Trails in Indiana

LaHood Controversy: U.S. National Transportation Policy Ill-Advised?

 Editorial by Mario Vian, Policy Analyst, Hoosier Rails to Trails Council.

 Hoosier Rails to Trails Council recently joined a small cadre at the welcoming of Transportation Secretary Raymond LaHood to the St. Thomas Aquinas Catholic School as part of the national “Safe Routes to School” campaign.

Secretary LaHood caused quite a controversy as he announced a “sea change” in U.S. transportation policy, declaring that national transportation funds should give the same consideration to biking and walking as to motorized transport. This announcement came during the well attended National Bicycle Summit earlier this year.

This stance immediately came under fire from the Teamsters Union and similarly minded business groups duly concerned about the need for the maintenance and continuance of a strong roadway system.

Secretary LaHood, as quoted in an interview with Green, an internet blog, acknowledged the need to maintain a strong interstate and local roadway structure, but made it clear that the American people had demanded that walking and biking ‘share the road’ with the motorized, when it came to funding.

From the same blog interview, Leora Broydo Vestel quoted the Secretary as saying: “…this is what Americans want. American’s want alternatives…We’ll always continue to make sure that those investments in the highways are maintained…But, what Americans want is to get out of their cars, and get out of congestion, and have opportunities for more transit, more light rail, more buses and some communities are going to street cars. But many communities have the chance to bike to work, to bike to the store, to spend time with their family on a bike.”

HRTC couldn’t agree more. As an advocacy group, HRTC has promoted the converting of old railroad beds, but maintained serving the common good with alternative transportation for the same purpose: how to best use our land resources.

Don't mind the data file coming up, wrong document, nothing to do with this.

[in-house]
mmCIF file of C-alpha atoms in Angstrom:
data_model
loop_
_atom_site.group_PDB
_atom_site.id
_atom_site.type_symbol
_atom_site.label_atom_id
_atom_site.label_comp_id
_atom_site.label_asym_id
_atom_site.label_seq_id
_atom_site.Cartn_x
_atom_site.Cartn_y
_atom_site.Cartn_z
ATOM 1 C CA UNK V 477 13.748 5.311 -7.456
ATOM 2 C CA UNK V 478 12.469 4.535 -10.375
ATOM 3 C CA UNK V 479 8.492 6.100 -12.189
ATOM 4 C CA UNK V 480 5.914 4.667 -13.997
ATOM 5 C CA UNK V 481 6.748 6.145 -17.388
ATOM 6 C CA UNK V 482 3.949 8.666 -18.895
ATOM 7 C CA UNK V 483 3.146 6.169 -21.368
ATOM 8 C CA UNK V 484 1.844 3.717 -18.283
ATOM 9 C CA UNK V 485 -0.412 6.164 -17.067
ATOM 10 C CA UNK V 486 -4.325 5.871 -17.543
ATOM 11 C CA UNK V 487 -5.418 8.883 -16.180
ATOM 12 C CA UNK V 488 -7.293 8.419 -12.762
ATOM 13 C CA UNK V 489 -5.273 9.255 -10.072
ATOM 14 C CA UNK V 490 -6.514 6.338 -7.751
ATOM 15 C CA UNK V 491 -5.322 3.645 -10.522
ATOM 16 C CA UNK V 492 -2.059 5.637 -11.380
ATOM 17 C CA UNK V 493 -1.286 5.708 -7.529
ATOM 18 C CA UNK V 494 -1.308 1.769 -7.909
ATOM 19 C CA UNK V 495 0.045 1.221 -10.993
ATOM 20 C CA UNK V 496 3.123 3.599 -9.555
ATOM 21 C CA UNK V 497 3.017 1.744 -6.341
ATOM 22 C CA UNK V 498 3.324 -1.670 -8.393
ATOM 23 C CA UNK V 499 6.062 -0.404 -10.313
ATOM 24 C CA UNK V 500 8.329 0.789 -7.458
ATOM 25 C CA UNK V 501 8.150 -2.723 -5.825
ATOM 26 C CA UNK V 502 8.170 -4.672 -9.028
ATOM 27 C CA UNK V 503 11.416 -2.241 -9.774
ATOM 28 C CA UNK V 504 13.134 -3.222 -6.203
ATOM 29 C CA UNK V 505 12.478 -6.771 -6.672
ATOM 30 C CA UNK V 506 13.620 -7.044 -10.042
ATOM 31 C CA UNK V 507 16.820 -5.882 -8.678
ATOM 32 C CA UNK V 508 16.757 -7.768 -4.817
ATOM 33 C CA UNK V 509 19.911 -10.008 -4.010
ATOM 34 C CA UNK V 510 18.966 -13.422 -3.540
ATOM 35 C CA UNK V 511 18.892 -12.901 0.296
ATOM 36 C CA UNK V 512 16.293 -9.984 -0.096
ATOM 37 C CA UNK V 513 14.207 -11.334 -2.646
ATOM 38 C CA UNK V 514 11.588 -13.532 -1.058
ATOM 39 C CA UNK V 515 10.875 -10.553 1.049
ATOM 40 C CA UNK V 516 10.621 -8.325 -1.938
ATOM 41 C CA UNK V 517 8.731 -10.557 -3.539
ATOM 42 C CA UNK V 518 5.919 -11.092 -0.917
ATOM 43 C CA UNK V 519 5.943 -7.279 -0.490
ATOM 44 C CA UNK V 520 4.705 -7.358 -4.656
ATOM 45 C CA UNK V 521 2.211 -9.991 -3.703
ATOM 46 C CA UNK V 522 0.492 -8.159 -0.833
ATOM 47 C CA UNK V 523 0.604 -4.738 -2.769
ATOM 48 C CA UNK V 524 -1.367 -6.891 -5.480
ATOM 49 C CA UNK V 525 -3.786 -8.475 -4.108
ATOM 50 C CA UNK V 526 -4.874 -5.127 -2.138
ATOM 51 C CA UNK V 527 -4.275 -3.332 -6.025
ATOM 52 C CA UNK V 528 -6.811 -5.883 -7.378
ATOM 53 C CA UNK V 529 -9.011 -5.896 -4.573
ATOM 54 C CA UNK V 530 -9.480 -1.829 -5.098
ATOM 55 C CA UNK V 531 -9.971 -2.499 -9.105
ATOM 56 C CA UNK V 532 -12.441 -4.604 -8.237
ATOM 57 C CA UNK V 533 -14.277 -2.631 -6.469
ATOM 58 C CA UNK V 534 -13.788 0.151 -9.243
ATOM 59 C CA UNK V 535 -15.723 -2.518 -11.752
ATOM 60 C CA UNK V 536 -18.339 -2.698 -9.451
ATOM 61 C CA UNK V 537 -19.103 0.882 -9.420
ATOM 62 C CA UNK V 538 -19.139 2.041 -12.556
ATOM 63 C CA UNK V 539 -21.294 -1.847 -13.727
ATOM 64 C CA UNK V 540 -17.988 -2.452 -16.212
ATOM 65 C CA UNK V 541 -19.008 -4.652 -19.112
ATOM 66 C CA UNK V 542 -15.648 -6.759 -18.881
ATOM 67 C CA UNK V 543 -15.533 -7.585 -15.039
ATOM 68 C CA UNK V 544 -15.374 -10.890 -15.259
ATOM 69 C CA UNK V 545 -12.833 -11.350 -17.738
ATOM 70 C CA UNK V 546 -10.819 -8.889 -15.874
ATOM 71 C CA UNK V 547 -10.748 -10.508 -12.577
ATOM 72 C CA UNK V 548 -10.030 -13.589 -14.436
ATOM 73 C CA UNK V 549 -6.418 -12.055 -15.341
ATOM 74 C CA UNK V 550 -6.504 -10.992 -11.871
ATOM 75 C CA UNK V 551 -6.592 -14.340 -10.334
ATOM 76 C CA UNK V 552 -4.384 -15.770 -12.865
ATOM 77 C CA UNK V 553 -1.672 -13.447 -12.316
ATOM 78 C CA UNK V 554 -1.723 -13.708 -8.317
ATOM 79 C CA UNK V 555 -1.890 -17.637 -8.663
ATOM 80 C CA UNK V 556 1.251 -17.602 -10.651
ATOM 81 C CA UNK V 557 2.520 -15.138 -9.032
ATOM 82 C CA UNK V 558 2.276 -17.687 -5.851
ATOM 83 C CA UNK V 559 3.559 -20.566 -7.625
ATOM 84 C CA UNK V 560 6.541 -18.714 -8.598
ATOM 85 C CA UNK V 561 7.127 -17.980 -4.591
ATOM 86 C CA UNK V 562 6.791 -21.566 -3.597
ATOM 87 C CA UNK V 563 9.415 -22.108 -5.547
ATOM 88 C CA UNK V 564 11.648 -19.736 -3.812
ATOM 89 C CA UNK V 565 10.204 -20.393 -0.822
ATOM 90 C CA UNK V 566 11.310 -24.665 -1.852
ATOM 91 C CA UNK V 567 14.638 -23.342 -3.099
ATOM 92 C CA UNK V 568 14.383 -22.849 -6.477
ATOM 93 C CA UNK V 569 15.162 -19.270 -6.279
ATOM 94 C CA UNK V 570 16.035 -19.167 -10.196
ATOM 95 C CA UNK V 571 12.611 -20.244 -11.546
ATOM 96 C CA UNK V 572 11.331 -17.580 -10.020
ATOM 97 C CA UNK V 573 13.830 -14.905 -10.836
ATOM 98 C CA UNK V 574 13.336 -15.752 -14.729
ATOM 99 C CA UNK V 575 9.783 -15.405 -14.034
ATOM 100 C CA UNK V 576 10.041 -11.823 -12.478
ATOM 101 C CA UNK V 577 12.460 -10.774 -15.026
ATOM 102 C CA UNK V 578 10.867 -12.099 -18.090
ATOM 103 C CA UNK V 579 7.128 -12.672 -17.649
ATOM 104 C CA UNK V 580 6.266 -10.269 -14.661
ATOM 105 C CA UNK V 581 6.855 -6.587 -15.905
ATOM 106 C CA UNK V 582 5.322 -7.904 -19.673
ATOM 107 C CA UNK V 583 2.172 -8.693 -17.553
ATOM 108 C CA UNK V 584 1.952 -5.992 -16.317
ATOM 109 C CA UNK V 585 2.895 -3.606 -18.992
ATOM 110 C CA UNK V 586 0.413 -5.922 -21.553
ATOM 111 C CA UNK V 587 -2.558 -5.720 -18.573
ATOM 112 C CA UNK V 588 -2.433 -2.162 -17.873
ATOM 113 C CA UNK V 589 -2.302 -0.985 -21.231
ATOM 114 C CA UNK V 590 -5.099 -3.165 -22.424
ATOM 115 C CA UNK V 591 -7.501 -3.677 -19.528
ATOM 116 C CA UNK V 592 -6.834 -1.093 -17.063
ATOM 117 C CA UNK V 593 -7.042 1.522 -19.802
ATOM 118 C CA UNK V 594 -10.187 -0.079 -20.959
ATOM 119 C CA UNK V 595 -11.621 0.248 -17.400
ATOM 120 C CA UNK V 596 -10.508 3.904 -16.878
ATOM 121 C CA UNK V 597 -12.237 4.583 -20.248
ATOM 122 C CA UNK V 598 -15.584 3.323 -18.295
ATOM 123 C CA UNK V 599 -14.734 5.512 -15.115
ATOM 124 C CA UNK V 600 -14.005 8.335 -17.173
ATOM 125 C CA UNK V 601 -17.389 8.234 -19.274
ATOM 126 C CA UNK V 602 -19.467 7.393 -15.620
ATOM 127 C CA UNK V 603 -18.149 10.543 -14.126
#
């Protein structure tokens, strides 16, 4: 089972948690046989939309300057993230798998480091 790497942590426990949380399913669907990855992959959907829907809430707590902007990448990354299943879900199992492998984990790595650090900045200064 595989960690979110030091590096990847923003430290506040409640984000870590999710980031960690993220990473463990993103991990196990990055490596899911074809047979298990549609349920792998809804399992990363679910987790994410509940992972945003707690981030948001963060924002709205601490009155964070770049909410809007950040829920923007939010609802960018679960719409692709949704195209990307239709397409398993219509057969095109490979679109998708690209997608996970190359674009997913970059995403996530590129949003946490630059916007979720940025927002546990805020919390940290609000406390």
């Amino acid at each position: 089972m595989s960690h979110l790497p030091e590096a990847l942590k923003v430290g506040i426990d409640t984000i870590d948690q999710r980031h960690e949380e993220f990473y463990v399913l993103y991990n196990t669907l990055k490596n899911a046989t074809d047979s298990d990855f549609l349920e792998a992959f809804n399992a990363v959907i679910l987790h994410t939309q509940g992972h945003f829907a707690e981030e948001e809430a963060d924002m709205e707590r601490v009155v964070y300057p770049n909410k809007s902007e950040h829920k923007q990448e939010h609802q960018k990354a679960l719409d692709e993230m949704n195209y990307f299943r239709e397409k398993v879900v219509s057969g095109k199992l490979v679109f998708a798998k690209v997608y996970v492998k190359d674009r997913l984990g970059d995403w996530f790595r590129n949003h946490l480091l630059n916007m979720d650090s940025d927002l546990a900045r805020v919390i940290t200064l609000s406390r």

When it comes to getting places, for fun or profit, the most beneficial forms of moving about involve exercise, like biking and walking. HRTC follows the thinking that trails of all types for the non motorized, materially assist in enabling healthier lifestyles and thus lowering the negative impact of personal health on a person and on health care costs.

Hoosier Rails to Trails staff attended a February lecture by IUPUI Professor of Economics, Robert “Bob” Sandy, PhD, whose study found strong correlations that trail proximity of a quarter mile or less in non high crime areas, significantly impacts the effects of childhood obesity. Very few interstate highways allow biking, much less walking. Trails help.

At a recent Indianapolis meeting of the health coalition Health by Design, a former clinical juvenile trauma nurse and PhD described the direct and indirect costs associated with bike/ped traffic injuries, citing a five year study of the Indianapolis metro area.

The findings concluded that although direct costs totaled $15 million, indirect costs, including specialized educational needs and special access equipment, totaled an estimated $60 million for these victims. Bicycle and pedestrian safety costs relate directly to transportation, yet seldom find their way into a transportation budget. The speaker cited accident related injuries as the leading cause of death through the mid 40’s.

For once, at least, the Hoosier Rails to Trails Council concludes, the federal government has finally achieved a more balanced transportation policy.

Oil costs and foreign dependency, oil extraction requiring drilling 5000 feet below the ocean, the cost of pollution and the general lack of well being generated by sedentary lifestyles including time spent sitting and driving or riding causes measurable damage to the country and its people.

The Washington Post in an article November 17th of last year, quoted Rick Potts, a department head of the National Park Service: “Science is validating what moms have known for generations: Being outside is good for your health.” “I’ve never known a ranch kid on Ritalin,” quoting Potts, a Montana native, from the same article.

Two legs trumps four wheels almost every time.

For more information about Ray LaHood's visit, please contact Mario Vian at the Comment section below.